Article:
Reverse My Mortgage Addresses How New FHA Changes in Utah HECM Loans May Penalize Marriage

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As congress votes to give FHA broader powers regarding its products, FHA is considering changes to the reverse mortgage (HECM) program that may penalize married couples in certain situations.

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FHA is considering the rule change as a result of mounting pressure from consumer groups such as AARP- who have attacked FHA’s current policy regarding who is required to be on a Colorado reverse mortgage loan. While the changes to policy will ultimately be heralded as securing seniors homes by FHA and political opportunists, the truth of the matter is that with rule restrictions come elimination of choice and liberty. Our right to choose what we do with our own homes is once again under attack, and so is marriage.

At the core of this issue is a current rule that allows the reverse mortgage in Utah to be financed in the name of either the husband and wife together or the husband or wife separately as individuals. The choice is currently left to the homeowners as to whom they wish to have named as borrowers on the HECM loan. At first this may seem to be a trivial matter; however the Utah HECM loans product has a unique protection that guarantees that any of the borrowers on the loan will never be displaced from the home as long as they live there and maintain the home, and they will never have to make a monthly payment during this time. That guarantee is only extended to the parties named as borrowers on the loan. That means that if a married couple chooses to do the Colorado reverse mortgage in only one parties name- lets say the husband’s and leave the wife off of the loan for various reasons, once the husband passes away the wife will have 6 months to either refinance or sell the home. In this scenario, had the couple chosen to have both parties listed as borrowers on the HECM loan the wife could remain in the home as long as she wants maintaining the loan protections listed above.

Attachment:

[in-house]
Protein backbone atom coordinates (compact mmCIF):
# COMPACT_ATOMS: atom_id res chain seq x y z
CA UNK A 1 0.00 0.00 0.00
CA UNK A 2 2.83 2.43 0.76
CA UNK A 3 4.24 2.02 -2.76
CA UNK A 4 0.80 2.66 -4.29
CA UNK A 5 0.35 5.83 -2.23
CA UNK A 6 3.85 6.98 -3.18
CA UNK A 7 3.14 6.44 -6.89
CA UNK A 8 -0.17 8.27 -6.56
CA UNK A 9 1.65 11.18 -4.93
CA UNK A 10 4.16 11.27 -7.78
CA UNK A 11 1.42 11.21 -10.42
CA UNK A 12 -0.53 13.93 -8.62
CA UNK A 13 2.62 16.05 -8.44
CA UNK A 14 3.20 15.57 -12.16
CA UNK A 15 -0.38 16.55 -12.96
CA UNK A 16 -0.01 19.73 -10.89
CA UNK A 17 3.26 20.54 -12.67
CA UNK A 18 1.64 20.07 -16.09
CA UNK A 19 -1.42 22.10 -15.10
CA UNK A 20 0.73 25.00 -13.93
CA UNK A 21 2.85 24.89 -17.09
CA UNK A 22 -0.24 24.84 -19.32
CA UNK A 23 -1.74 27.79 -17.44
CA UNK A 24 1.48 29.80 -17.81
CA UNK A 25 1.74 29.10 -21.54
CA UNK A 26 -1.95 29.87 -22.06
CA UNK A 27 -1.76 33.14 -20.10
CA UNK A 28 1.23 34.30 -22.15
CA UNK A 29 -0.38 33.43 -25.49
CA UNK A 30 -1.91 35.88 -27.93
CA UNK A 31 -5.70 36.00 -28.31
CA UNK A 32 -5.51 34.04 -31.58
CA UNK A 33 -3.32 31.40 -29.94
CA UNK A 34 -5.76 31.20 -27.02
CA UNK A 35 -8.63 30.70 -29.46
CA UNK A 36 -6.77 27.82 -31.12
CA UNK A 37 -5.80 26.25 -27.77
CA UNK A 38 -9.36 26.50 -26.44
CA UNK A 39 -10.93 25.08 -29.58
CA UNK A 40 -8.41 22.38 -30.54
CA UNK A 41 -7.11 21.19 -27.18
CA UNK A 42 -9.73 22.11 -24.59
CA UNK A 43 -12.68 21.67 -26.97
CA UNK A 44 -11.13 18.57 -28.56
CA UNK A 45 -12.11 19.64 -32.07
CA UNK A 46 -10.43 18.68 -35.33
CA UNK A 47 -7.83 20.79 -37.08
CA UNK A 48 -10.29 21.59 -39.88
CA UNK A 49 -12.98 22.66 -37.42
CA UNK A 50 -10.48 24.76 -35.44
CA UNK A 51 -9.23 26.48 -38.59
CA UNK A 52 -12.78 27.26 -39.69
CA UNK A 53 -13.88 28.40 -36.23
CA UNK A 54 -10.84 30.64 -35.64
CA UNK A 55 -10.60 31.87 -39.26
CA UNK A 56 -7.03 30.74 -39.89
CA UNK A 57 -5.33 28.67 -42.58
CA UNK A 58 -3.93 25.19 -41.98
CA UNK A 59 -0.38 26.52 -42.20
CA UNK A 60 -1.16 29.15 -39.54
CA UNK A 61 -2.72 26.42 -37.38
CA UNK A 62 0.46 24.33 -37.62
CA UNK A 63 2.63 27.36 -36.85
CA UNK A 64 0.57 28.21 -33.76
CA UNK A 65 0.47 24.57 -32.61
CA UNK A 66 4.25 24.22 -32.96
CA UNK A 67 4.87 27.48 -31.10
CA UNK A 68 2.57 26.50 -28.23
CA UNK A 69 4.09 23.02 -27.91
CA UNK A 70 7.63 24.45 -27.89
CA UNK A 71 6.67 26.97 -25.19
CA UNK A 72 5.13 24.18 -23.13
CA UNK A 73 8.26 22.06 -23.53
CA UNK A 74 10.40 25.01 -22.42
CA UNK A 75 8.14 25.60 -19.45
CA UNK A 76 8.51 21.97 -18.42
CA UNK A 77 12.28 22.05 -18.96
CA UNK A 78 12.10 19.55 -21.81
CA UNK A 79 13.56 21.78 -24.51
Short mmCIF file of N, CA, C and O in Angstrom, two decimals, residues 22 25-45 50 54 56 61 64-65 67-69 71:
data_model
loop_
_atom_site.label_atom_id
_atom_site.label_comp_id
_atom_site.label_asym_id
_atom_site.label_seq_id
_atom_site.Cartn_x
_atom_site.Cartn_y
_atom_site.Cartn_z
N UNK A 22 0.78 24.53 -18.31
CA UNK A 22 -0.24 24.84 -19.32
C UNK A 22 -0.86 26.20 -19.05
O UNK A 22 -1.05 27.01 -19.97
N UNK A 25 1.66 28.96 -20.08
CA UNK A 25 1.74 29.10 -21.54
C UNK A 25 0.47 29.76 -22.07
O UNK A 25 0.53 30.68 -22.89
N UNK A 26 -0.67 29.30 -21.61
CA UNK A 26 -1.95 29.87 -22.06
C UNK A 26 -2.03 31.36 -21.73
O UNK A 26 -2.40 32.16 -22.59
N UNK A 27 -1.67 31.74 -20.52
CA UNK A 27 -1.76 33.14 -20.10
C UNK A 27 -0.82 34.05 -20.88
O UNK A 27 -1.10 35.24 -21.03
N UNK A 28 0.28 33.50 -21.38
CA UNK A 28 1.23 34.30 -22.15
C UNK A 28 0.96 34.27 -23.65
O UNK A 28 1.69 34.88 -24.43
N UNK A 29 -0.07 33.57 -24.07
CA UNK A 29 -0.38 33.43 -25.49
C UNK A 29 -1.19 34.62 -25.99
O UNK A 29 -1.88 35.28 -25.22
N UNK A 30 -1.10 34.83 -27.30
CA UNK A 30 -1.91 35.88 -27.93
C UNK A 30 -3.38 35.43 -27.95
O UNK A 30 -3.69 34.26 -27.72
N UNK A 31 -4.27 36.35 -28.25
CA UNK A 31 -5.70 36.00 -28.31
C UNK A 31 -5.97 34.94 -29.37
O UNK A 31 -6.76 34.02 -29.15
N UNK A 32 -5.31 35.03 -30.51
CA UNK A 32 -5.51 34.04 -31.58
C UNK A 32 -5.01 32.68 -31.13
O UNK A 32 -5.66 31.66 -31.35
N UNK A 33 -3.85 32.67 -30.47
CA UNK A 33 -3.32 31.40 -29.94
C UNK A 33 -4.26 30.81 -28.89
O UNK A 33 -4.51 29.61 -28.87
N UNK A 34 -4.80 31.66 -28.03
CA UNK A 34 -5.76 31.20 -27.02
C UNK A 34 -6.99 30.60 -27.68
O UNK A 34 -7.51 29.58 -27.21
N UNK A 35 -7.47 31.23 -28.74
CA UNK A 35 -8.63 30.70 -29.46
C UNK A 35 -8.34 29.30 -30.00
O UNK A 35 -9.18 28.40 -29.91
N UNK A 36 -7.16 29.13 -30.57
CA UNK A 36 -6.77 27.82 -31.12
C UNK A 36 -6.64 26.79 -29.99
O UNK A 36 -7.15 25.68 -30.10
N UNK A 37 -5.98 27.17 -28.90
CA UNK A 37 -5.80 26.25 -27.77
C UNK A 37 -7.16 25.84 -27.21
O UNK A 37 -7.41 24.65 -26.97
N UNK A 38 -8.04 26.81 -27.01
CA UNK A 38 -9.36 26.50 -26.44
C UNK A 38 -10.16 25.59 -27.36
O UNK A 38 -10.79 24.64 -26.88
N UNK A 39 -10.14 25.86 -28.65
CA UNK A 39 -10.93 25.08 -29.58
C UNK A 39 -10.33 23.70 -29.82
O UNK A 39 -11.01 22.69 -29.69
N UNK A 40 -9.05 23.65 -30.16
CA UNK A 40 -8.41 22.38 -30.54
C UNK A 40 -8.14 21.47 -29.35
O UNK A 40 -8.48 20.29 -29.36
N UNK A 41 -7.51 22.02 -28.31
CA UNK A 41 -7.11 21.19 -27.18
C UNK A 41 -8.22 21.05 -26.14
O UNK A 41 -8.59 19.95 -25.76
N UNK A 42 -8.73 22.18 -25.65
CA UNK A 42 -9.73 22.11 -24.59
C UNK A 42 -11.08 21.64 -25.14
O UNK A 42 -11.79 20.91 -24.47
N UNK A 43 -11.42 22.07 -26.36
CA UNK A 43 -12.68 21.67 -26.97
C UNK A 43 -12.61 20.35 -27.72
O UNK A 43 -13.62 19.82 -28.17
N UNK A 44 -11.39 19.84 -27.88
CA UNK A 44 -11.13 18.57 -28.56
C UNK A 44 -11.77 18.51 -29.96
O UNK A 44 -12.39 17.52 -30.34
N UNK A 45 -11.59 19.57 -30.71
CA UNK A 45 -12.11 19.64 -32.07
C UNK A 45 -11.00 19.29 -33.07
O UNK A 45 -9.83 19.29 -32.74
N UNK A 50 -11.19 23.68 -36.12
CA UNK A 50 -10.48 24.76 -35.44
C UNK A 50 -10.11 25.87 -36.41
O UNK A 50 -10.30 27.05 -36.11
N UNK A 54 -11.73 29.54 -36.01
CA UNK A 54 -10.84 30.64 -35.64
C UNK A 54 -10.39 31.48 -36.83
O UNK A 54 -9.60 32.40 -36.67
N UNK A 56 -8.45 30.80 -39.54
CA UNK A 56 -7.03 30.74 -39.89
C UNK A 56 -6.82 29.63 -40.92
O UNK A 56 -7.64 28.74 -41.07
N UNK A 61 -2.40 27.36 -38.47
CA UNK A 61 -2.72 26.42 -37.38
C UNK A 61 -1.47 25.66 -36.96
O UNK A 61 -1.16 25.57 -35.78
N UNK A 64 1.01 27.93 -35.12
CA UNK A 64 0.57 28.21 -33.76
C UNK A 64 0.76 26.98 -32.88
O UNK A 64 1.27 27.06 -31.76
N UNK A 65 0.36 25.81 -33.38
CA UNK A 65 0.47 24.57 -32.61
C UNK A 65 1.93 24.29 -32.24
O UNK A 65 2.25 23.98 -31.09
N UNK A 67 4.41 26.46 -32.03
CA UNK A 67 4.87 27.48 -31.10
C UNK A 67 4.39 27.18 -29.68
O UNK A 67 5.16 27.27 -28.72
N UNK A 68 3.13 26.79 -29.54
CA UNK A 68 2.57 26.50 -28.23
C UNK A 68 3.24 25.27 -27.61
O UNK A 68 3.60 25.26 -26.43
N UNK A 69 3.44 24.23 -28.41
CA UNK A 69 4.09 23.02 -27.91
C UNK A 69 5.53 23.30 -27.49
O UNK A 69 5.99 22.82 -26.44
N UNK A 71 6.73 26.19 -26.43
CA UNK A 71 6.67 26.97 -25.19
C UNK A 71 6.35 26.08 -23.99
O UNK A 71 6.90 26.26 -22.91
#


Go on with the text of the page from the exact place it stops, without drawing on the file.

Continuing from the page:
At first glance it may seem obvious that both husband and wife should be named as borrowers on the loan to ensure they both receive this protection- as the AARP argues, however there are times where that has a major negative impact on the loan and other times where that requirement results in a disqualification of the loan all together. An approval for a reverse mortgage in Utah is calculated largely on the age of the borrowers. Basically the older you are, the greater the loan to value you can borrow. If you are under 62 years old you don’t qualify for Utah HECM loans at all. As a result many couples who had one party over age 62 and one under would choose to leave the under aged spouse off the loan in order to qualify for the Colorado reverse mortgage in the first place, or may need to do so to get a loan big enough to take care of their medical needs or other financial obligations. The new rule would disqualify these couples all together. Further, A senior married to a much younger spouse would never qualify for a reverse mortgage in Utah under the new rule- while a senior living with a much younger “partner” would. Hence being married results in new restrictions that does not affect those who just live together- if FHA and the AARP has their way. Look for more from the company with the release of part 2. For more information about qualifying, visit http://www.mortgagereversecalculator.com/.

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Mark Schow
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